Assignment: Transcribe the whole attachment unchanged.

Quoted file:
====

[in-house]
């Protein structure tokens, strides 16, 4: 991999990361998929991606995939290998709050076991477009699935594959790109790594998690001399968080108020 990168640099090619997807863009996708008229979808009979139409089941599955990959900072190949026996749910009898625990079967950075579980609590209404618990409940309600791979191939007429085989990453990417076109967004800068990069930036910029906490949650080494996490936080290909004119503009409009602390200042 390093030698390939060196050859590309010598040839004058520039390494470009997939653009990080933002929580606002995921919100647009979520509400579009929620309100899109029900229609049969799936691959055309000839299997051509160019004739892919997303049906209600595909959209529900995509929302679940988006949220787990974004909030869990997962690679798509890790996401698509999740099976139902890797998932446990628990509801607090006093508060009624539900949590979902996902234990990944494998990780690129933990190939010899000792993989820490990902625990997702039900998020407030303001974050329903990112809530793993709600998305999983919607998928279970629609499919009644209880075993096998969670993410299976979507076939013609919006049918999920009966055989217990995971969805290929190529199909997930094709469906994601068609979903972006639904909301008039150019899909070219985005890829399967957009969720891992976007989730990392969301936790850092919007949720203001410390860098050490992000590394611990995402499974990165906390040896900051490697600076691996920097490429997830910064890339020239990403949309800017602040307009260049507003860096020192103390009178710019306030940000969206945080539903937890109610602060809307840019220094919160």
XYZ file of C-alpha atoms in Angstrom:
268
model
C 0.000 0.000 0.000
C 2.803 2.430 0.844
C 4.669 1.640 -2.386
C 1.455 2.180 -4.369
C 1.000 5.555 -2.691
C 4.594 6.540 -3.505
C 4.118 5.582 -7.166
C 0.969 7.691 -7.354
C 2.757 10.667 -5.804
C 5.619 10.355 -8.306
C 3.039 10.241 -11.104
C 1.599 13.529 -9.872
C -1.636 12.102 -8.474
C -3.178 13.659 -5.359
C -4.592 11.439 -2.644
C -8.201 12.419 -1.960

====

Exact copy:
[in-house]
């Protein structure tokens, strides 16, 4: 991999990361998929991606995939290998709050076991477009699935594959790109790594998690001399968080108020 990168640099090619997807863009996708008229979808009979139409089941599955990959900072190949026996749910009898625990079967950075579980609590209404618990409940309600791979191939007429085989990453990417076109967004800068990069930036910029906490949650080494996490936080290909004119503009409009602390200042 390093030698390939060196050859590309010598040839004058520039390494470009997939653009990080933002929580606002995921919100647009979520509400579009929620309100899109029900229609049969799936691959055309000839299997051509160019004739892919997303049906209600595909959209529900995509929302679940988006949220787990974004909030869990997962690679798509890790996401698509999740099976139902890797998932446990628990509801607090006093508060009624539900949590979902996902234990990944494998990780690129933990190939010899000792993989820490990902625990997702039900998020407030303001974050329903990112809530793993709600998305999983919607998928279970629609499919009644209880075993096998969670993410299976979507076939013609919006049918999920009966055989217990995971969805290929190529199909997930094709469906994601068609979903972006639904909301008039150019899909070219985005890829399967957009969720891992976007989730990392969301936790850092919007949720203001410390860098050490992000590394611990995402499974990165906390040896900051490697600076691996920097490429997830910064890339020239990403949309800017602040307009260049507003860096020192103390009178710019306030940000969206945080539903937890109610602060809307840019220094919160």
XYZ file of C-alpha atoms in Angstrom:
268
model
C 0.000 0.000 0.000
C 2.803 2.430 0.844
C 4.669 1.640 -2.386
C 1.455 2.180 -4.369
C 1.000 5.555 -2.691
C 4.594 6.540 -3.505
C 4.118 5.582 -7.166
C 0.969 7.691 -7.354
C 2.757 10.667 -5.804
C 5.619 10.355 -8.306
C 3.039 10.241 -11.104
C 1.599 13.529 -9.872
C -1.636 12.102 -8.474
C -3.178 13.659 -5.359
C -4.592 11.439 -2.644
C -8.201 12.419 -1.960